Cancer Treatment Centers of America
Laurence Altshuler, MD,

Oncofertility options for young men with cancer

blog male infertility

Every year, more than 60,000 young adults between ages 20 and 39 are diagnosed with cancer in the United States. While young women are more likely to be diagnosed with cancer than young men, I wanted to discuss the issue of fertility among young men with cancer, as June is Men’s Health Month.

If you are a young man battling cancer, your main focus is surely on treating that cancer, and you might not realize that cancer treatment can interfere with your ability to have children.

Any type of cancer treatment—whether it’s chemotherapy, radiation therapy or surgery—can damage sperm or make them non-functional. It’s not just men with cancers of the reproductive organs who are affected. Treatment for any type of cancer can impact a man’s fertility.

So, what should you do if you plan to have children after cancer? The most important thing is to talk with your oncologist before starting any treatment. In many cases, sperm can become healthy and functional 18 months to two years after treatment.

Sometimes, though, damage from treatment may be irreversible, which is why it’s so important to talk about your fertility options before treatment. Preserving your fertility during cancer treatment is called oncofertility, and it’s easy and fast for men.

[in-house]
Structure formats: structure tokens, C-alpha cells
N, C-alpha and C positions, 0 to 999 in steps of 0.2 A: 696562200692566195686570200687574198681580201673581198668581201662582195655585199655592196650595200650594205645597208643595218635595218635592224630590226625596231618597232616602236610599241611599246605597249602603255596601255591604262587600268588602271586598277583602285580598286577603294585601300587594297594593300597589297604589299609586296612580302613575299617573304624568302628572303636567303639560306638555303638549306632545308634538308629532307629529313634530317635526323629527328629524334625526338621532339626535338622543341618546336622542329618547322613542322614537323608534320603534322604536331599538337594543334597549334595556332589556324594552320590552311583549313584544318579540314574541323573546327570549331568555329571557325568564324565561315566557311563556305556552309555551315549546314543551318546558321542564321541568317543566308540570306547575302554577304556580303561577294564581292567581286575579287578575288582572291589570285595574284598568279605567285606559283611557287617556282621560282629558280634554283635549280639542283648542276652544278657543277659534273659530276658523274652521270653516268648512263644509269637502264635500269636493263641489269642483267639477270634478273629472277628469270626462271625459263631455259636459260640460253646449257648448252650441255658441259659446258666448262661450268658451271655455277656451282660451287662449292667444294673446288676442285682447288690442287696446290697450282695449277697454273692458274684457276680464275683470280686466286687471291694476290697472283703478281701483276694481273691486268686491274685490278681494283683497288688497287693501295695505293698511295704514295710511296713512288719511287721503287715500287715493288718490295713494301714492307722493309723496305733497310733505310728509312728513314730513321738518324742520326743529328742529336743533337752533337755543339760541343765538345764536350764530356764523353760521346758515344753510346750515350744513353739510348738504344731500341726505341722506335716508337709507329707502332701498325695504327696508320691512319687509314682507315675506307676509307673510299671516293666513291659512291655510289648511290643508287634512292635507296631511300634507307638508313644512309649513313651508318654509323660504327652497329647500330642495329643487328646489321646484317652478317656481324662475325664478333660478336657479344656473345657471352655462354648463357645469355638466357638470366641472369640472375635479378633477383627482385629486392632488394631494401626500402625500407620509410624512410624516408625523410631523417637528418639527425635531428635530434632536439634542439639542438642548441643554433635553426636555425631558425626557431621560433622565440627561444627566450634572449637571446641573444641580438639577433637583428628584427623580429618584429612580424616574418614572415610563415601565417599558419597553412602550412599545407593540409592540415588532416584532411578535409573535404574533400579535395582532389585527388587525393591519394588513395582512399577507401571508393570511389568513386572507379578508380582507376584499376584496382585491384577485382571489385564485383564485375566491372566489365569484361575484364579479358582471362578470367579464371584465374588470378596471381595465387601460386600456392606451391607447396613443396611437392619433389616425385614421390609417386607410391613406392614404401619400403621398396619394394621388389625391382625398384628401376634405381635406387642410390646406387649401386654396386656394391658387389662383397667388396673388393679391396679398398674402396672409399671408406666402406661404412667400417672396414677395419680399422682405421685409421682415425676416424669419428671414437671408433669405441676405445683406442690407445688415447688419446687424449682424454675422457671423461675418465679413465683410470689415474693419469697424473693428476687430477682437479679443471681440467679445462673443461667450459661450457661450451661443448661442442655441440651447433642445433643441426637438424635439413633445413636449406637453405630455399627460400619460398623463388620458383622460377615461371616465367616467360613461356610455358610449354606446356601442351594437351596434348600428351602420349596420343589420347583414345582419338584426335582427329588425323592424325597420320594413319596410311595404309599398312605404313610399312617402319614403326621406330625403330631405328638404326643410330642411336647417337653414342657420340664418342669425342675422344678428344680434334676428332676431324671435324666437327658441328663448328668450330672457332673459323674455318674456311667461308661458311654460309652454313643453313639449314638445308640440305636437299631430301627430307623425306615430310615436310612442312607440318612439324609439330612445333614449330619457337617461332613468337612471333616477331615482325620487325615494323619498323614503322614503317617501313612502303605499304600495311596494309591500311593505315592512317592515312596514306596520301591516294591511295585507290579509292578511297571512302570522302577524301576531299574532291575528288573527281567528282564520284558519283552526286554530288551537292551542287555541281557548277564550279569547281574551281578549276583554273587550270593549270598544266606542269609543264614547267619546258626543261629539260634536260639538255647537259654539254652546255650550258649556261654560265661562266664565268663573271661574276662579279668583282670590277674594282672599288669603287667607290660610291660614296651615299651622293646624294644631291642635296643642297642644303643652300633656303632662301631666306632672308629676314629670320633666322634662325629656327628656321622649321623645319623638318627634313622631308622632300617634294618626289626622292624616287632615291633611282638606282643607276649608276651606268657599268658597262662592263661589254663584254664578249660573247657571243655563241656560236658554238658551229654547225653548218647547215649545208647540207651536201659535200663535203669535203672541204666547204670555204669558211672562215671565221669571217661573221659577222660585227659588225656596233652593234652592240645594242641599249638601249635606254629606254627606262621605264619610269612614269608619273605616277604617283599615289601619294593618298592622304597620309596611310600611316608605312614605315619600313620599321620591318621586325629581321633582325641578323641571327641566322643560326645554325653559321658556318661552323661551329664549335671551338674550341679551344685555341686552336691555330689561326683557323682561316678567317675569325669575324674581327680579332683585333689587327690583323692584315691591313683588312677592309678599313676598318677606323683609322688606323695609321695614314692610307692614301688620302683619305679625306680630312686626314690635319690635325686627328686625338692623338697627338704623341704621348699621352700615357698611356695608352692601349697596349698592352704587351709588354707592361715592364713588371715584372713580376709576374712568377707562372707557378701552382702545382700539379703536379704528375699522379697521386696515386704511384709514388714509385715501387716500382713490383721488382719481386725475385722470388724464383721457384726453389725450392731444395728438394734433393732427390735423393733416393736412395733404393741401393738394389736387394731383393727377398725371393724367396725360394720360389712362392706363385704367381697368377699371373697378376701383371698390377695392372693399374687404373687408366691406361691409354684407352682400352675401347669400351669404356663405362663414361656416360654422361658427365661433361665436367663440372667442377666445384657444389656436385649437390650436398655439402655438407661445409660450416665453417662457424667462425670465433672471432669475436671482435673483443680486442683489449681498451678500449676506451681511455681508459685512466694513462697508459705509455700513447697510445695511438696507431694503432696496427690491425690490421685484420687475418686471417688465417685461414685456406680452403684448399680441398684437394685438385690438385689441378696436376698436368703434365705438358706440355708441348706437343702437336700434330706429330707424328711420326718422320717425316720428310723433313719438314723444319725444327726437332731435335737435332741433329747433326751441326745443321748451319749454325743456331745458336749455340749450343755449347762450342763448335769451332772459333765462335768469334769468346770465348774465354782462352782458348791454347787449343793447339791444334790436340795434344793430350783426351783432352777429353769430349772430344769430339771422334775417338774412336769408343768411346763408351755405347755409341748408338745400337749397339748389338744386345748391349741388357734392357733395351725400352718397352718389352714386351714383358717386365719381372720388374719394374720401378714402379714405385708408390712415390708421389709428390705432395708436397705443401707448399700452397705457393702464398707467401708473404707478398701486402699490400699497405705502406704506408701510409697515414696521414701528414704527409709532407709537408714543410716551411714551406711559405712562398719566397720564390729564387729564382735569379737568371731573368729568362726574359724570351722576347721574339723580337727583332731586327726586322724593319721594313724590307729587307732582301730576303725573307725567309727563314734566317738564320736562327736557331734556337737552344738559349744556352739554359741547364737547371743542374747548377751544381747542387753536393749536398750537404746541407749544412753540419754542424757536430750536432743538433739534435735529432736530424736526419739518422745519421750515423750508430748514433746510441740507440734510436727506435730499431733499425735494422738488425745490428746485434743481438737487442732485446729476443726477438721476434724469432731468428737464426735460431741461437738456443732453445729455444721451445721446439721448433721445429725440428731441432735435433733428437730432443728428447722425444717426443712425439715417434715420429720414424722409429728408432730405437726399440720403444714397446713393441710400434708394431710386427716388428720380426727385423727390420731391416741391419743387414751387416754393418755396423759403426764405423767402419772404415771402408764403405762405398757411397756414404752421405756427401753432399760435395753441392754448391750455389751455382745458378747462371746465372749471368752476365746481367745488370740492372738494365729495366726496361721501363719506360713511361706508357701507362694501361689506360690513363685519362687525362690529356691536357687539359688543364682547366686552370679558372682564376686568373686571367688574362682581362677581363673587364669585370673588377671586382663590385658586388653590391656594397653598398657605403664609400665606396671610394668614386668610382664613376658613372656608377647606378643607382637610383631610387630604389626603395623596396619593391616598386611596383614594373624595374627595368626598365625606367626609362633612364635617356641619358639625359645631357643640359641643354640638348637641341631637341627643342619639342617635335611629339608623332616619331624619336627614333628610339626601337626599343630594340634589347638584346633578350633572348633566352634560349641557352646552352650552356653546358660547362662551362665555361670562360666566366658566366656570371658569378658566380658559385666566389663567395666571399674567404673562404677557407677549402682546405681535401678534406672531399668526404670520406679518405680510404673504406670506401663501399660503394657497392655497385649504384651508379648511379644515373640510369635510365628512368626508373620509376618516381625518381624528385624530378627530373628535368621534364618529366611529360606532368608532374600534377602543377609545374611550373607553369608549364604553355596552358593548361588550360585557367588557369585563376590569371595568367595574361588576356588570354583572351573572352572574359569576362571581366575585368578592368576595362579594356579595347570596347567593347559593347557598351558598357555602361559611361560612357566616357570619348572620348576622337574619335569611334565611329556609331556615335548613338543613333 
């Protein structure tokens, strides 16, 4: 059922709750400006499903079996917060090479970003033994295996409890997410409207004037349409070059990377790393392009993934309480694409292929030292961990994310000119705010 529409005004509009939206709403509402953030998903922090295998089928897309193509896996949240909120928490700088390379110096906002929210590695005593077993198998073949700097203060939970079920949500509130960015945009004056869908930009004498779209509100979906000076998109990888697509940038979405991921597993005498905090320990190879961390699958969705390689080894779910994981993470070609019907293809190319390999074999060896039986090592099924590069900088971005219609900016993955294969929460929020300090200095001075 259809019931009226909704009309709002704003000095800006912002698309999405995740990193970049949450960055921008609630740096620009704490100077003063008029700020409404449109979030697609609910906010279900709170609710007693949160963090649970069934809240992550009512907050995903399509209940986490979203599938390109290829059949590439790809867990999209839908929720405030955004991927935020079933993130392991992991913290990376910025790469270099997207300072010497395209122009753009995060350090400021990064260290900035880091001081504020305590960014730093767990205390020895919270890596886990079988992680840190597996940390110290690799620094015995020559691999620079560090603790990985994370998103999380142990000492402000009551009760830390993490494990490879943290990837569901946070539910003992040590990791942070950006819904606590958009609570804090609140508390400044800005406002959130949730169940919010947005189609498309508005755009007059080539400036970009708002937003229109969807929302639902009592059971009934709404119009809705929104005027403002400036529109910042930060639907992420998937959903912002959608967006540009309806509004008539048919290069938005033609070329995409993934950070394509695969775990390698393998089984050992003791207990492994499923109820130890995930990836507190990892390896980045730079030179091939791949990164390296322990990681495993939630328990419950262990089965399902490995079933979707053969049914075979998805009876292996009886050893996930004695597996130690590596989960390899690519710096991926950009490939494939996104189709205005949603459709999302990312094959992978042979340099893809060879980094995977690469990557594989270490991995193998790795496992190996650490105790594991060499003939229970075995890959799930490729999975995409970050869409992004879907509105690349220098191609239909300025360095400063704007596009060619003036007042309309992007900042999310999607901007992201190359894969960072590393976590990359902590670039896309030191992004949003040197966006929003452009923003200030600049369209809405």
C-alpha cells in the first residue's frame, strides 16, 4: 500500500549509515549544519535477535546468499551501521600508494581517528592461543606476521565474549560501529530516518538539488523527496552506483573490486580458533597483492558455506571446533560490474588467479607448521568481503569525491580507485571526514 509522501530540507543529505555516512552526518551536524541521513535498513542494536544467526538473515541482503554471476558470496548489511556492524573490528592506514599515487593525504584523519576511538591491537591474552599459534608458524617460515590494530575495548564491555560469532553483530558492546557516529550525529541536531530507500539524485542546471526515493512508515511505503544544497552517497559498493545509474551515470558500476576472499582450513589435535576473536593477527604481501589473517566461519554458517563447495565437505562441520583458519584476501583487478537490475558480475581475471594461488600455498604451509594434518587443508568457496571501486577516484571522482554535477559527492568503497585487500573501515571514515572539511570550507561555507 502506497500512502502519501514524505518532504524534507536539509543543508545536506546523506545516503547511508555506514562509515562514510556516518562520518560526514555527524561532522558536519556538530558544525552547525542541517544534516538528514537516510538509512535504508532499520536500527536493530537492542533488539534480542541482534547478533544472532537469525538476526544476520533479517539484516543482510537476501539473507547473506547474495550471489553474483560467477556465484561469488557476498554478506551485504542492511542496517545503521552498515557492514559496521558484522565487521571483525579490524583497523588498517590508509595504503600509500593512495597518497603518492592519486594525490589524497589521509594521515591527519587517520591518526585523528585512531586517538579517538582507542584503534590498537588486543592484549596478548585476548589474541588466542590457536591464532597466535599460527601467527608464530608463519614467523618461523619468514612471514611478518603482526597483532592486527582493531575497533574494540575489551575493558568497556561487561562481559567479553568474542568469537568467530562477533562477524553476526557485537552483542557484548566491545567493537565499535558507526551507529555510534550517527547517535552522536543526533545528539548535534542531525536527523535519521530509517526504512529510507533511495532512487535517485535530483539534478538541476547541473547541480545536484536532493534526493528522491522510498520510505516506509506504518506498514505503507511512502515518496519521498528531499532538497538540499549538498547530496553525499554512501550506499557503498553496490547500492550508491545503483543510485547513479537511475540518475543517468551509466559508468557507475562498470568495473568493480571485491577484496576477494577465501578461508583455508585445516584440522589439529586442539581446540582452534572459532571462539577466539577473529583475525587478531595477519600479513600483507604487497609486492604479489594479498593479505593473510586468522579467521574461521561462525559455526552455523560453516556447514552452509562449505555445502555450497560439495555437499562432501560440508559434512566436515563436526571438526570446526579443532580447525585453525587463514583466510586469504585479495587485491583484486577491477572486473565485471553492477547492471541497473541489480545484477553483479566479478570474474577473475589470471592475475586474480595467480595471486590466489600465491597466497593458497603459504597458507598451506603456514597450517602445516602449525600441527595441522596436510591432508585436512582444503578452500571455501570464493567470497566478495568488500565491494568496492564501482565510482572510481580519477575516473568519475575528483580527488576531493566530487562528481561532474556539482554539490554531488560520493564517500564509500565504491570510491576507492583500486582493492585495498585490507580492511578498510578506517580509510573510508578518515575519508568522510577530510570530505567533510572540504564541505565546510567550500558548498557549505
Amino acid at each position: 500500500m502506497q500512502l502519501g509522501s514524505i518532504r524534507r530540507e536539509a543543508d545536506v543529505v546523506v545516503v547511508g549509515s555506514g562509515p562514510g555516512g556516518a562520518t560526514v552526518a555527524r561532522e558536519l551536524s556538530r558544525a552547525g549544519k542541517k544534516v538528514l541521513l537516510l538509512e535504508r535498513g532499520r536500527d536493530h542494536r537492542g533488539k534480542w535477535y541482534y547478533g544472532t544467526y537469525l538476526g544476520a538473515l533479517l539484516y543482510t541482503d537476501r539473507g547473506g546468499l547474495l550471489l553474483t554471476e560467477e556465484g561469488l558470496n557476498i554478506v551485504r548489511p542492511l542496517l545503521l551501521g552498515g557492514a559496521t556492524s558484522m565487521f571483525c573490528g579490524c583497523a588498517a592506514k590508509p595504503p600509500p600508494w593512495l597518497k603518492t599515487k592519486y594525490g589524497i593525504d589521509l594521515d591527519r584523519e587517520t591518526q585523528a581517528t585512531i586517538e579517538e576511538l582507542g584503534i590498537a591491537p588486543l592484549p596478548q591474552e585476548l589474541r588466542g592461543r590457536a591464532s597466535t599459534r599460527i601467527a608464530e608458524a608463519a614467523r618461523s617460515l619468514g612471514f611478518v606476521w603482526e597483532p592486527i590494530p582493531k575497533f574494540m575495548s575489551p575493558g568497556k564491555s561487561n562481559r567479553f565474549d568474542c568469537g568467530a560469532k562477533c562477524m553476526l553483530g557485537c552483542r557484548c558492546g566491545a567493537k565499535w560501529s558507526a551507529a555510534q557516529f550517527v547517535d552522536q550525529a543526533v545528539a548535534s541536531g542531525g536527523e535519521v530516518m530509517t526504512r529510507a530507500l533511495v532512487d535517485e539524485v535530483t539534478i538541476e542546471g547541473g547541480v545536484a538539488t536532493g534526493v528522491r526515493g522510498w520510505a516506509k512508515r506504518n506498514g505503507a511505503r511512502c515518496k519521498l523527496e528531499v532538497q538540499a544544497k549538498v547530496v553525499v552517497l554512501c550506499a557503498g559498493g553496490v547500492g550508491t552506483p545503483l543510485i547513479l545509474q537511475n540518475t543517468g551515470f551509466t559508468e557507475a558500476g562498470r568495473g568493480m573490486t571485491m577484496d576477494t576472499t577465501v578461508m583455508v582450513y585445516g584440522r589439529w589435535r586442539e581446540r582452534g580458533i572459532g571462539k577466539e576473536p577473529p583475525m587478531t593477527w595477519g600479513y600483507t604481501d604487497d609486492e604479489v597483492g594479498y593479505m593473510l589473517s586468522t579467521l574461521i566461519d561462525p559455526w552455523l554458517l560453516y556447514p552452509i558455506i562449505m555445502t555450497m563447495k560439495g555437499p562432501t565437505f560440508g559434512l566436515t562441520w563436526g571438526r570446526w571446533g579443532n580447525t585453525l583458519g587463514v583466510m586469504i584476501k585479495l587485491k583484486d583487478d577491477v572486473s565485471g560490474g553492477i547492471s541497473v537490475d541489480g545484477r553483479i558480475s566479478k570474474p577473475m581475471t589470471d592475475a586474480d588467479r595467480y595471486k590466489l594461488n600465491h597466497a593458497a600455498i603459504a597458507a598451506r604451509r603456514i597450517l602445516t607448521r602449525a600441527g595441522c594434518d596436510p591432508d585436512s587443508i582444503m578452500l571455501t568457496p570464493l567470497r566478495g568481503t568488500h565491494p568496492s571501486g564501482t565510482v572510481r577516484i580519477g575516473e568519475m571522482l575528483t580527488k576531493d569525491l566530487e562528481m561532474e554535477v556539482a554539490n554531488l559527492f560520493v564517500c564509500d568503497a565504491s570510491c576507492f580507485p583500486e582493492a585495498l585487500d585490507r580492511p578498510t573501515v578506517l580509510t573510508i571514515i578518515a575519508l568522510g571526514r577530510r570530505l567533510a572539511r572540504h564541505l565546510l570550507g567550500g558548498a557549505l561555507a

In general, any man can preserve his sperm. It should be noted, however, that abnormalities can develop in sperm as we age, so you should plan to preserve your sperm before age 55. The most common way to preserve sperm is to freeze it, after which it can be stored safely for a long time, even decades.

Fertility clinics provide these services, yet these clinics may or may not be associated with your oncologist or the cancer center where you’re being treated. Also know that not all fertility clinics are the same: They differ in the technology that they offer, as well as their expertise.

Many oncologists don’t bring up oncofertility with their patients. You may need to bring up the topic on your own and insist on getting the information you need.

Oncofertility options are available for women, as well. If your wife or girlfriend is undergoing cancer treatment, she can have her eggs frozen or you provide sperm to fertilize her egg in a laboratory. Those fertilized eggs, called embryos, also can be frozen for future use. Again, it is important to talk with your oncologist and get as much information as you can before undergoing treatment.